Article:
The Bay Area’s Best Beer Gardens: Where to Get the Tasty Brews Along With Great Food

We’re not advocates for heavy drinking, but the famous phrase from an even more famous Bavarian drinking song that encourages beer drinkers to pause for two beats before knocking back a stein of local brew feels apropos considering the energetic shift in the air of late. The Bay Area is bursting with beer gardens, which make wonderful places to while away an afternoon in the outdoors with friends and family. Here are a few with fun food to match the brews.

North Bay

State Room Brewery

state room

A perennial favorite for brunch (like chicken and waffles), the kitchen also turns out dishes infused with Asian flavors like a spicy ahi poke bowl, handmade dumplings and firecracker green beans. Sip a Patriot pilsner, Inglorious pale ale or even a Glutenberg (it’s gluten-free) at a small table out front or inside the brew pub.

1132 Fourth St, San Rafael; 415.295.7929

Fieldwork Brewing

Fieldwork

The see-and-be-seen patio enlivens the outdoor eating scene at Corte Madera Town Center, one of seven NorCal locations for this brewery. The draft list includes everything from Belgian dubbel-style to lighter Czech-style lagers and hoppier double IPAs. The pizzas have a dedicated following and roasted Brussels sprouts and a chopped kale salad round out the menu.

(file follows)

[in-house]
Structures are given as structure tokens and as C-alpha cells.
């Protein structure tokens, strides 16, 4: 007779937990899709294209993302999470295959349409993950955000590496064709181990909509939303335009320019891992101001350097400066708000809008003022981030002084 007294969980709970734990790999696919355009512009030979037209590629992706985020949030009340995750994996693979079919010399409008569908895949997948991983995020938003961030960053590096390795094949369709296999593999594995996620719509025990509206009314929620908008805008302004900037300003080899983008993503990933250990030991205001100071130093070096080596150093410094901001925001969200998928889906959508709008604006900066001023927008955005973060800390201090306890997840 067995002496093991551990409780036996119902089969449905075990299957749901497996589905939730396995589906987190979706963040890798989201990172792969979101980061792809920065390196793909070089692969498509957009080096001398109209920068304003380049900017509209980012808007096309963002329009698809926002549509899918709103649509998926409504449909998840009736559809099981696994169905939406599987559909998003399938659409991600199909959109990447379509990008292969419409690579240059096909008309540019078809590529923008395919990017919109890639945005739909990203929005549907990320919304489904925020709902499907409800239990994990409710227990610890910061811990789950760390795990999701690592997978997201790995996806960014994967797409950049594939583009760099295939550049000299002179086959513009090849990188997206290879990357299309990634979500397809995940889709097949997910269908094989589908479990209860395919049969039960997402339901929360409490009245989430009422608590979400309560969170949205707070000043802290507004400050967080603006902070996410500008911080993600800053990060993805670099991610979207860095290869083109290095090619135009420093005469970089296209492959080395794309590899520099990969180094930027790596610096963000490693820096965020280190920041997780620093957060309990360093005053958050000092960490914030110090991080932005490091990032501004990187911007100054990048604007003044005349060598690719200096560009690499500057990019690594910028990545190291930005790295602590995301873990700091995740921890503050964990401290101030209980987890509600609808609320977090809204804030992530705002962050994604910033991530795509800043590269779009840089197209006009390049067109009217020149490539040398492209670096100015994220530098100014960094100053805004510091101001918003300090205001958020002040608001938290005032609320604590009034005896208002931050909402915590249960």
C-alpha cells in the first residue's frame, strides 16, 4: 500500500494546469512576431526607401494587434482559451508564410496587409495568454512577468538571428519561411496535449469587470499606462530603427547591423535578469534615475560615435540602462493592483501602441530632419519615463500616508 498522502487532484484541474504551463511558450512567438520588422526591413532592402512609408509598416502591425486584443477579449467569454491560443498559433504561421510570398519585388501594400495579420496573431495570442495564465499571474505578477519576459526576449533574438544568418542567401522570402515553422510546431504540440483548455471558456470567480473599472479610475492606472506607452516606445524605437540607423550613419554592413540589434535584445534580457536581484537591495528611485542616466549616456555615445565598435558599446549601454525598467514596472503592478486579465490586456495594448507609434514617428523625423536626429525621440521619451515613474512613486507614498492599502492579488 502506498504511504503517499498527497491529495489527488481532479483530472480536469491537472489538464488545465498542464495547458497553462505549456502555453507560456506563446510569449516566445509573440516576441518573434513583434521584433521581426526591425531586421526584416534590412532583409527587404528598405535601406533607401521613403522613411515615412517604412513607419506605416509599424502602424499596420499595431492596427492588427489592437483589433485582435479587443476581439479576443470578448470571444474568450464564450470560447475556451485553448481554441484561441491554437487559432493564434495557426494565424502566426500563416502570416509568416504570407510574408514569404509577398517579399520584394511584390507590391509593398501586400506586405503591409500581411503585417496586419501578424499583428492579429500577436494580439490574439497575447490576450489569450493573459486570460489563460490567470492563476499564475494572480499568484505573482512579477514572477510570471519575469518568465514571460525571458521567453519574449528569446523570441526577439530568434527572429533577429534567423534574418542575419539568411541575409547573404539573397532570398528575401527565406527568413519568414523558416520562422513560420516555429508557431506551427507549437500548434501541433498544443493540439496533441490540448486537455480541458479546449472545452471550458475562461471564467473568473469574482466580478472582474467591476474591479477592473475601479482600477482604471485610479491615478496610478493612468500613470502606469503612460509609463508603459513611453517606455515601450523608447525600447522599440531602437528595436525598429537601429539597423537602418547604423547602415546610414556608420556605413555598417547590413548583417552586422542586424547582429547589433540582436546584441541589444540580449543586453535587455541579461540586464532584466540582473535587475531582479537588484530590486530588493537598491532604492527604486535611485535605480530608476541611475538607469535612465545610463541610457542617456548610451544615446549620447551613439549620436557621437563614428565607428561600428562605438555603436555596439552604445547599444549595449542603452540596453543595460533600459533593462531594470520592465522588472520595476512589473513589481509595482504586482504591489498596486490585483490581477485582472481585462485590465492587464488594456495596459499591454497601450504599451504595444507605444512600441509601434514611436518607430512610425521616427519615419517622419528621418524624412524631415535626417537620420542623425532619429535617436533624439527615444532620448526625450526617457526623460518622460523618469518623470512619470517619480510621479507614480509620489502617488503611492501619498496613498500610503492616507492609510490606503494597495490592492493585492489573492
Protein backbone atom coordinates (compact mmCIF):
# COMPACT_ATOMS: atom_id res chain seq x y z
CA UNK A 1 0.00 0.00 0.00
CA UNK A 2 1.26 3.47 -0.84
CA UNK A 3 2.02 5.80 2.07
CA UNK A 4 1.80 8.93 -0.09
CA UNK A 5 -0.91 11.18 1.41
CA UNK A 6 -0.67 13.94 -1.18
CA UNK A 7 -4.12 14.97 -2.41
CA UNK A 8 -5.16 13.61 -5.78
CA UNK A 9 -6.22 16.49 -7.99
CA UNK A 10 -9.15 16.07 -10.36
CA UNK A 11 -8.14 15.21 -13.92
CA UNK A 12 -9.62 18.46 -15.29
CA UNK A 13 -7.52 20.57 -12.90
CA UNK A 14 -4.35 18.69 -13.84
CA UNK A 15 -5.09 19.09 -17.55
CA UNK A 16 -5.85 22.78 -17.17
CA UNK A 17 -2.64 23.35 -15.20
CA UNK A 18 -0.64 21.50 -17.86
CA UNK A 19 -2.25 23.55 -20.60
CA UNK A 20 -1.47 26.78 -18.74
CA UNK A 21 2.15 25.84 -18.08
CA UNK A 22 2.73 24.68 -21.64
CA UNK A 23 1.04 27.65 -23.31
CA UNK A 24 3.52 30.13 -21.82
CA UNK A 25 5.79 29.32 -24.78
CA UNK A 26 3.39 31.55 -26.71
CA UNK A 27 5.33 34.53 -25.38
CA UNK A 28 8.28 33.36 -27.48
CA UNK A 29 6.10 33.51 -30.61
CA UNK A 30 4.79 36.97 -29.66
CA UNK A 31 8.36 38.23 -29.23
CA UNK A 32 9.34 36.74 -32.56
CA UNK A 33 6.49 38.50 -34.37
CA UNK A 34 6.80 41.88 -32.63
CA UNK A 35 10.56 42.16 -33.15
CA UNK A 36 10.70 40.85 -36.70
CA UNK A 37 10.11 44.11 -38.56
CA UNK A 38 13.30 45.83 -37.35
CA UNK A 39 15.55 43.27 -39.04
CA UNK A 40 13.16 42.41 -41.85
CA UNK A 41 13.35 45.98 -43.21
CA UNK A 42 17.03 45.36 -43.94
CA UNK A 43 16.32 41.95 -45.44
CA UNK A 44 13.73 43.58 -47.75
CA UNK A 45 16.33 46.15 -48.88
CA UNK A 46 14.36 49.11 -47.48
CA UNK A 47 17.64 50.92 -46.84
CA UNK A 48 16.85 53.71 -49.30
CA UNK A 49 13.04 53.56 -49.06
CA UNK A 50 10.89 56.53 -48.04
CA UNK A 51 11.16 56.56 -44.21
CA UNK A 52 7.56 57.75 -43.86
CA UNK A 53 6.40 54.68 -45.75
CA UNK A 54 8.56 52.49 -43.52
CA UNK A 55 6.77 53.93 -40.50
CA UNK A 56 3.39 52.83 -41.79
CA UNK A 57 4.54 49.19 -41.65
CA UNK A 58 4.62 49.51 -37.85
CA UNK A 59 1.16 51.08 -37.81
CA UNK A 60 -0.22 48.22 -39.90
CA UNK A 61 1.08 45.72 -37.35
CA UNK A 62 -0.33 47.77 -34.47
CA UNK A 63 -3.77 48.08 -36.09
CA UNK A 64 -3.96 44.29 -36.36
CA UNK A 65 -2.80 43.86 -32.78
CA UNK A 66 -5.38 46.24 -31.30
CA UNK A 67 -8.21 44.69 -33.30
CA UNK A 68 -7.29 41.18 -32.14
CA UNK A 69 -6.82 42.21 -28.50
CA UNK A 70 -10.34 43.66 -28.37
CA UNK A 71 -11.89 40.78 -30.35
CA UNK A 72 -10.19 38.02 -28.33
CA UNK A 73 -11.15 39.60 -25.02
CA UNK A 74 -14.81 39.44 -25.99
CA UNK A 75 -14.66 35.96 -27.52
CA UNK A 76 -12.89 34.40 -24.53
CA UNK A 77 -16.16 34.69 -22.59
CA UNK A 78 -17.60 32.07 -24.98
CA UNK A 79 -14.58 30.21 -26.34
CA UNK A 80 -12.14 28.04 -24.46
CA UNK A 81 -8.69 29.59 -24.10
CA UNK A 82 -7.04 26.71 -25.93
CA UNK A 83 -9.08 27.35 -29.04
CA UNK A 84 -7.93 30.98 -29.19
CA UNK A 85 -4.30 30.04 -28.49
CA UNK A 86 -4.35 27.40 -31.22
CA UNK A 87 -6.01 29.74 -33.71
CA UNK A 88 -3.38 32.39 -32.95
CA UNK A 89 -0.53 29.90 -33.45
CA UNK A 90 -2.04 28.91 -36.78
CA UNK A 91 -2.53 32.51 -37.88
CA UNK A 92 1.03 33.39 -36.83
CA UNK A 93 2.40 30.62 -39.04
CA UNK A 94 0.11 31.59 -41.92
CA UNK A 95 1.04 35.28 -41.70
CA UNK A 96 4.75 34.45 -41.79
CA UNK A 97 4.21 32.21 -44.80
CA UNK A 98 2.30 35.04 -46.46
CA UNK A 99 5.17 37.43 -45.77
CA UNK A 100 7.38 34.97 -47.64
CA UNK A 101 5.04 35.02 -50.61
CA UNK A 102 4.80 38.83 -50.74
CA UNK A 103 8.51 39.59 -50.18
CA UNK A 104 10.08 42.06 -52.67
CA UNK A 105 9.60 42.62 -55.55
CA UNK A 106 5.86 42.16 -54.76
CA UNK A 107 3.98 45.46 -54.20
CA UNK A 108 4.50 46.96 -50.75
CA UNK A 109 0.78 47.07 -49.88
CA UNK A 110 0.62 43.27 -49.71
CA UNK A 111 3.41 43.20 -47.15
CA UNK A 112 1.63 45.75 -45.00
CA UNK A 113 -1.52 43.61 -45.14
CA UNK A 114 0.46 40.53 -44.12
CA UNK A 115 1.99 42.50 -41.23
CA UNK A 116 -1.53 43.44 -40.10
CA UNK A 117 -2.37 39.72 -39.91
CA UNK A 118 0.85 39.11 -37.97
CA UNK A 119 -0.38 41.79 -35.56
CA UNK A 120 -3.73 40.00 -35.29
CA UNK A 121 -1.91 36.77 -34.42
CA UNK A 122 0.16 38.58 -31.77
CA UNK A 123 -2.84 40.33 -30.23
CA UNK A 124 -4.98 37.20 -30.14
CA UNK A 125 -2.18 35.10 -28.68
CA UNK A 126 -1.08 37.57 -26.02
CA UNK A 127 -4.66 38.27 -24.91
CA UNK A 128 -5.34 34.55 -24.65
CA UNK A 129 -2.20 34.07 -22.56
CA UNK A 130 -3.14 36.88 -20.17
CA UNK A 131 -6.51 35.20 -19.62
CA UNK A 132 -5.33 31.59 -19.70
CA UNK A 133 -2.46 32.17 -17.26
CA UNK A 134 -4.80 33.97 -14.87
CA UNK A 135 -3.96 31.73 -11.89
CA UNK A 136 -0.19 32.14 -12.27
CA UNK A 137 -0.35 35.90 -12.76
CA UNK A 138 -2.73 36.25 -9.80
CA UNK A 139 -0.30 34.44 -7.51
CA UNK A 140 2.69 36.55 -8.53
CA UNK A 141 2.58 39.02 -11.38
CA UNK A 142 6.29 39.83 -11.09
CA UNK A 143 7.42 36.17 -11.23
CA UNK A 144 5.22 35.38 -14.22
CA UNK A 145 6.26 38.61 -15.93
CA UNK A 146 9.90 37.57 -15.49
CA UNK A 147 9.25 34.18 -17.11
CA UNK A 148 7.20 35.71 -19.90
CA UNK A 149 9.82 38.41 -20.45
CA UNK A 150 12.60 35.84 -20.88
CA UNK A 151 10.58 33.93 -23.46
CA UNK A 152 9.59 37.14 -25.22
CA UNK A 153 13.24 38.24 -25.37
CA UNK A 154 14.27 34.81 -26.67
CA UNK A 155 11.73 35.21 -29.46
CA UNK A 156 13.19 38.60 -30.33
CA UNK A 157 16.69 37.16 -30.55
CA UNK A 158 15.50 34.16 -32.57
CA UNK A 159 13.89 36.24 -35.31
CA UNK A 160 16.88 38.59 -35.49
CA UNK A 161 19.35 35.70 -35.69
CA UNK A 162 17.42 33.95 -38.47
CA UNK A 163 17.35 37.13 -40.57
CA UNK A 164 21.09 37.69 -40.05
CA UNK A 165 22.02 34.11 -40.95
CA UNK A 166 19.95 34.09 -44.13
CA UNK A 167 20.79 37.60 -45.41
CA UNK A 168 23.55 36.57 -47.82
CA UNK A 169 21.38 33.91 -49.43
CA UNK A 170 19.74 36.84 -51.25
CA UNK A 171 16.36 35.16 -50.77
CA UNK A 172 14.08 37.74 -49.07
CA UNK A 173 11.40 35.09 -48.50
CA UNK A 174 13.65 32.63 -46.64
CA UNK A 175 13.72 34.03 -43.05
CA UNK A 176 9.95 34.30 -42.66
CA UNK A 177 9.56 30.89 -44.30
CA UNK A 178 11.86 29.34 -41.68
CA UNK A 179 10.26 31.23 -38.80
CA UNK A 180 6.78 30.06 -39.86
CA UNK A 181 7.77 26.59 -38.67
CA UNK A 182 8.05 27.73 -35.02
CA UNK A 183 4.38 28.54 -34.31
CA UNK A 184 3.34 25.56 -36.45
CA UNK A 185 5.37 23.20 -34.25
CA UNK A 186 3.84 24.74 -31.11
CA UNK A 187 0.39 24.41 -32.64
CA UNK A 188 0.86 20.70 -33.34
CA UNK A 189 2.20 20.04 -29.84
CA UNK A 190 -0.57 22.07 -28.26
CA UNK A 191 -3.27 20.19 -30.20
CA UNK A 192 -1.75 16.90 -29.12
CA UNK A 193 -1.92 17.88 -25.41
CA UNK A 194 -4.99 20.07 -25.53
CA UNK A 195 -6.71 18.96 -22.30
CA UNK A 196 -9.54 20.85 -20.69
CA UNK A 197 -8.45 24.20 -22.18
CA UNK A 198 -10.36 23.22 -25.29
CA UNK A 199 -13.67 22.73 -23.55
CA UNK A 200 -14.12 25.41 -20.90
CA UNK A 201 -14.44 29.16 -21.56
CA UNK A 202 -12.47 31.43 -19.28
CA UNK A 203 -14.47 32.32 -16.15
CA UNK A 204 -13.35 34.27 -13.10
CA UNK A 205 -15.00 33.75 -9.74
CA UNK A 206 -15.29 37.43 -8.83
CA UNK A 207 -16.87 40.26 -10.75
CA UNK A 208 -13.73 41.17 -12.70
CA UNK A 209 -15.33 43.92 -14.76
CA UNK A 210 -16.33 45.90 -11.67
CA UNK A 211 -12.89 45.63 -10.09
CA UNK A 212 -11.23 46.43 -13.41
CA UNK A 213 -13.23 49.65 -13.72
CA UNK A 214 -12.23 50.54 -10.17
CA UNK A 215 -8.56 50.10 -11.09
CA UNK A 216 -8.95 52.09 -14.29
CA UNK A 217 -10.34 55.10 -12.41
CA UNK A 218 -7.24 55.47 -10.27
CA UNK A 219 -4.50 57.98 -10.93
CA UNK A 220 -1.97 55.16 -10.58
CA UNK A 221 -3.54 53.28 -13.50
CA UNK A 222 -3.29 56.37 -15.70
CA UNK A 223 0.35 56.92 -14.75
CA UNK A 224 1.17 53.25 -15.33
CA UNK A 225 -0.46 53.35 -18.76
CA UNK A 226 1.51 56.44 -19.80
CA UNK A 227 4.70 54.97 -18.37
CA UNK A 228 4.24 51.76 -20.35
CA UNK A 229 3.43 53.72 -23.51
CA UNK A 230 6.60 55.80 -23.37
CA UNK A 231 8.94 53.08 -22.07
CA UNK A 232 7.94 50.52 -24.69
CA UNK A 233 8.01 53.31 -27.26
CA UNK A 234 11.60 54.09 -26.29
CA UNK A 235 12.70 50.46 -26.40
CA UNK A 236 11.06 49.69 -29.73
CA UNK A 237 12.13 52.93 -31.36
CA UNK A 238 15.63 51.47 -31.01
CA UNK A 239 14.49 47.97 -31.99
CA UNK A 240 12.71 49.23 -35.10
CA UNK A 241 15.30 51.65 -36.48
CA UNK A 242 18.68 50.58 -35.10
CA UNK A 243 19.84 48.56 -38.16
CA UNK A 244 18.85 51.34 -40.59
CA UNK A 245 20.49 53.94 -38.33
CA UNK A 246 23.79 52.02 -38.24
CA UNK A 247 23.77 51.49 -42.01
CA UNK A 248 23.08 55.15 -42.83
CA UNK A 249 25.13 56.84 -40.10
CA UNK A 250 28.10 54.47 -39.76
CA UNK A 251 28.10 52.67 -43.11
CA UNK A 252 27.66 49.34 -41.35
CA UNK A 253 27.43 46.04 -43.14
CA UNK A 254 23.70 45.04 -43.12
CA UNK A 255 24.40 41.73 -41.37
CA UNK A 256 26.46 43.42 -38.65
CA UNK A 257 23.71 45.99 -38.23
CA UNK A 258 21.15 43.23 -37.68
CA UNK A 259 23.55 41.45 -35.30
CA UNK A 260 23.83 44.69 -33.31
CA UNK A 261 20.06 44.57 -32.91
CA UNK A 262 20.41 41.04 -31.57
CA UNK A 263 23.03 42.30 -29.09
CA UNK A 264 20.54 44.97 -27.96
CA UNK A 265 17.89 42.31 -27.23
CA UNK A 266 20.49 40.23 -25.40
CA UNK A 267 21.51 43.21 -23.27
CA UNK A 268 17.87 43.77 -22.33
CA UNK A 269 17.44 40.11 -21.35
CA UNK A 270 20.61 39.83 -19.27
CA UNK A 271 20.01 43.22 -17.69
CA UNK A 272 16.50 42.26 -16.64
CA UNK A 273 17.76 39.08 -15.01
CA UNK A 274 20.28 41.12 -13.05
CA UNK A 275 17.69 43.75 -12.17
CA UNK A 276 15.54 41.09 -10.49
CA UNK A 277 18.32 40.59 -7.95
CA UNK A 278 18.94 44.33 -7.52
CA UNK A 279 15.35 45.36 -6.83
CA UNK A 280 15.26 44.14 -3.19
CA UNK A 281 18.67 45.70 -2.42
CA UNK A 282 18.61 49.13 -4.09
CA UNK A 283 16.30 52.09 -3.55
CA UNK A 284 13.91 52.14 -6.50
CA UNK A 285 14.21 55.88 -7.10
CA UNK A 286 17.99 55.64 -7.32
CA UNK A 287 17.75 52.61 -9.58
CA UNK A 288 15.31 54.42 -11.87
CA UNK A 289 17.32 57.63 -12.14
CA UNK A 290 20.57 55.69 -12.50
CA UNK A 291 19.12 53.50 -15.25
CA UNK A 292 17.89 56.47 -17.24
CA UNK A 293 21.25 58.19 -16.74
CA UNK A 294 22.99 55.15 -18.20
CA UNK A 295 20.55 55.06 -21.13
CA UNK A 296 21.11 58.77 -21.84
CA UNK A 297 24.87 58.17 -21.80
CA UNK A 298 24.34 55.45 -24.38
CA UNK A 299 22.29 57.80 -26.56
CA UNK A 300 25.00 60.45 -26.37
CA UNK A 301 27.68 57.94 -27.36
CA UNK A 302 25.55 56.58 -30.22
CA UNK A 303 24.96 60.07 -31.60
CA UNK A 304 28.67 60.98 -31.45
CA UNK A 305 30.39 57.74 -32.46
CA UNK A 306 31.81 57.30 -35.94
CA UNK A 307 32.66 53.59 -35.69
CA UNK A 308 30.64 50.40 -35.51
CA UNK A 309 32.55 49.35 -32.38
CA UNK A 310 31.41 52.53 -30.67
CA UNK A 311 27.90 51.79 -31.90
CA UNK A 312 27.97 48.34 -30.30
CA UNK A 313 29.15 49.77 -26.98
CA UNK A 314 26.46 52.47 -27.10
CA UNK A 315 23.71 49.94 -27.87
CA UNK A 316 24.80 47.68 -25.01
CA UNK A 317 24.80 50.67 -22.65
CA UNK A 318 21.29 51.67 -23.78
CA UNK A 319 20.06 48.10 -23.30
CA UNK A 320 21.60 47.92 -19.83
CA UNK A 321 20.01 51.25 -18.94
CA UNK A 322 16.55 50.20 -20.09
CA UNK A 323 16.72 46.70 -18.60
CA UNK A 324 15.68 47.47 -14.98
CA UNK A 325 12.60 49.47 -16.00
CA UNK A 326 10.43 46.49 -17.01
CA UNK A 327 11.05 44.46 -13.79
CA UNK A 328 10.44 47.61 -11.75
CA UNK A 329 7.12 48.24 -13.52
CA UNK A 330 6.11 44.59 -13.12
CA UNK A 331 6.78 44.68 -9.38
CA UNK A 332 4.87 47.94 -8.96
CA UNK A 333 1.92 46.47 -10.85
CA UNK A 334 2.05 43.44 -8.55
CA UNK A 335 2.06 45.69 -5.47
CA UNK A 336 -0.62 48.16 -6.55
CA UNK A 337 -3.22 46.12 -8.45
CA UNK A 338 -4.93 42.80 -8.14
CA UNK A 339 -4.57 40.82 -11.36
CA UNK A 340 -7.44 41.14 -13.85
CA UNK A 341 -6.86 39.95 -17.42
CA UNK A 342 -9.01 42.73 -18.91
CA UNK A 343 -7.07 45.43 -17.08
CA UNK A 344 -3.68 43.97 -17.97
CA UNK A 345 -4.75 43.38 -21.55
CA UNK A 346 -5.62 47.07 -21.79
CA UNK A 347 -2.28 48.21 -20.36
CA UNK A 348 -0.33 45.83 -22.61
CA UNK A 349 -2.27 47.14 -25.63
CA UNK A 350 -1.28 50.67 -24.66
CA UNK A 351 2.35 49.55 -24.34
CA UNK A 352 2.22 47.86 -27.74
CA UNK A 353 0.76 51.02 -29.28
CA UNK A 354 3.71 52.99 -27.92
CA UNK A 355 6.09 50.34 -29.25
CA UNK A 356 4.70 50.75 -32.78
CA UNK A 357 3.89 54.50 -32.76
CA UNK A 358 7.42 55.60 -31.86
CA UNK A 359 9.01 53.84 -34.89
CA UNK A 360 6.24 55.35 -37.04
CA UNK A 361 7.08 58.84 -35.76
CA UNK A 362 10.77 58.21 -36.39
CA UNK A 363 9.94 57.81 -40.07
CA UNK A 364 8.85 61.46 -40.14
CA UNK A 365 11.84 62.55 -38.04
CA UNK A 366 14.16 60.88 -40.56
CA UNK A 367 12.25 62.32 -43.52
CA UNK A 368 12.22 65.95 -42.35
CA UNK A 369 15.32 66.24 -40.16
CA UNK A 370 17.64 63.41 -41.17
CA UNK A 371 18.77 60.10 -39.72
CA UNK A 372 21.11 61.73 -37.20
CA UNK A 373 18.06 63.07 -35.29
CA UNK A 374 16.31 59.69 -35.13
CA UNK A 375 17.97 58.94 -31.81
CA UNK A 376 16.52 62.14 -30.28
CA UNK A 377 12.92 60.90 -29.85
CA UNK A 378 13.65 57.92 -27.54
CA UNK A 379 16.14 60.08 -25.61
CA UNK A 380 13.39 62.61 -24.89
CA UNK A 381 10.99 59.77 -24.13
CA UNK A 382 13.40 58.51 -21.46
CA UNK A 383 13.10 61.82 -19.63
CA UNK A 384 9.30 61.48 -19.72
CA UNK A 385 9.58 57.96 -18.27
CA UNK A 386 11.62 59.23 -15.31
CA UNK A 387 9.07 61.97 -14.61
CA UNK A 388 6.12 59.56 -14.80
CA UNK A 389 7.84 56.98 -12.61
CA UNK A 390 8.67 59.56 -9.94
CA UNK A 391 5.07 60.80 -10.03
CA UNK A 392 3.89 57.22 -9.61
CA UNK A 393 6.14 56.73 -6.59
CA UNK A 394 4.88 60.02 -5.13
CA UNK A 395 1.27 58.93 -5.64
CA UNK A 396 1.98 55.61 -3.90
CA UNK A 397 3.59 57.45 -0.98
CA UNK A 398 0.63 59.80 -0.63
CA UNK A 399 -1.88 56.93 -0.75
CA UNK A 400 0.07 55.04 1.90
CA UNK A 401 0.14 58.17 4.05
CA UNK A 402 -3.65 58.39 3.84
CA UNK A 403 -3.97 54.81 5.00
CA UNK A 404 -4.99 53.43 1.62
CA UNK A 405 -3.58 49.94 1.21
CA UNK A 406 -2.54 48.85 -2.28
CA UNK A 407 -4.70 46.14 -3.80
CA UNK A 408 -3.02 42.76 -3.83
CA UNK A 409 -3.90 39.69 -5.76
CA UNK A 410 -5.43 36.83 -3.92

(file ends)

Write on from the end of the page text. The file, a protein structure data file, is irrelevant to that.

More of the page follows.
107 Corte Madera Town Center, Corte Madera; 415.891.8273

Moylan’s

moylans

The big tanks out front are a sign of the beer to come at this long-running brewery in Novato. Grab a seat one of the picnic tables in the backyard patio before sinking into a bowl of beef and bean chili or the restaurant’s famous corned beef and cabbage. The beer menu is similarly Irish-American in flavor with Irish stouts and NorCal IPAs available in equal measure.

15 Rowland Way, Novato; 415.898.4677

HopMonk Tavern

novato beer garden

The tables shaded by umbrellas and live music pumping from the stage set a lively scene for this beer garden at Novato’s Vintage Oaks Shopping Center. While many come to savor a Pliny the Younger (when in season), the restaurant is known for its killer Reuben and fish and chips with Caribbean slaw.

224 Vintage Way, Novato; 415.892.6200

Way Station

Barbecue gets all the love at a former mechanic’s shop turned beer garden in Fairfax. We are big fans of the fried pickles and totchos (tater tots with the full nachos treatment) with a West Coast-style IPA from Novato’s Adobe Creek Brewing. Go full ‘cue with the Way Station ribs. Pitmaster Max Hill starts with house made rub, then seasons them with local craft beer and smokes them for over five hours. Owner Brian Back recommends them with a cherry cider is from Humboldt Cider Co.”It’s a well-balanced marriage of tart cherry and Humboldt’s house apple blend,” says Back. 2001 Sir Francis Drake, Fairfax; 415.300.3099

Brewsters

An expansive (350 seats) outdoor beer garden in Petaluma’s historic district is well-known for its South Carolina-inflected barbecue. When the day’s yen calls for something lighter, try the ahi tuna poke. Served with wonton chips, the fish pairs well with the Mikkeller ‘passion pool’ gose style ale brewed with fresh passion fruit and sea salt.  “The tart passion fruit notes pair really well with the fatty tuna,” says owner Mike Goebel.  229 Water Street North, Petaluma; 707.981.8330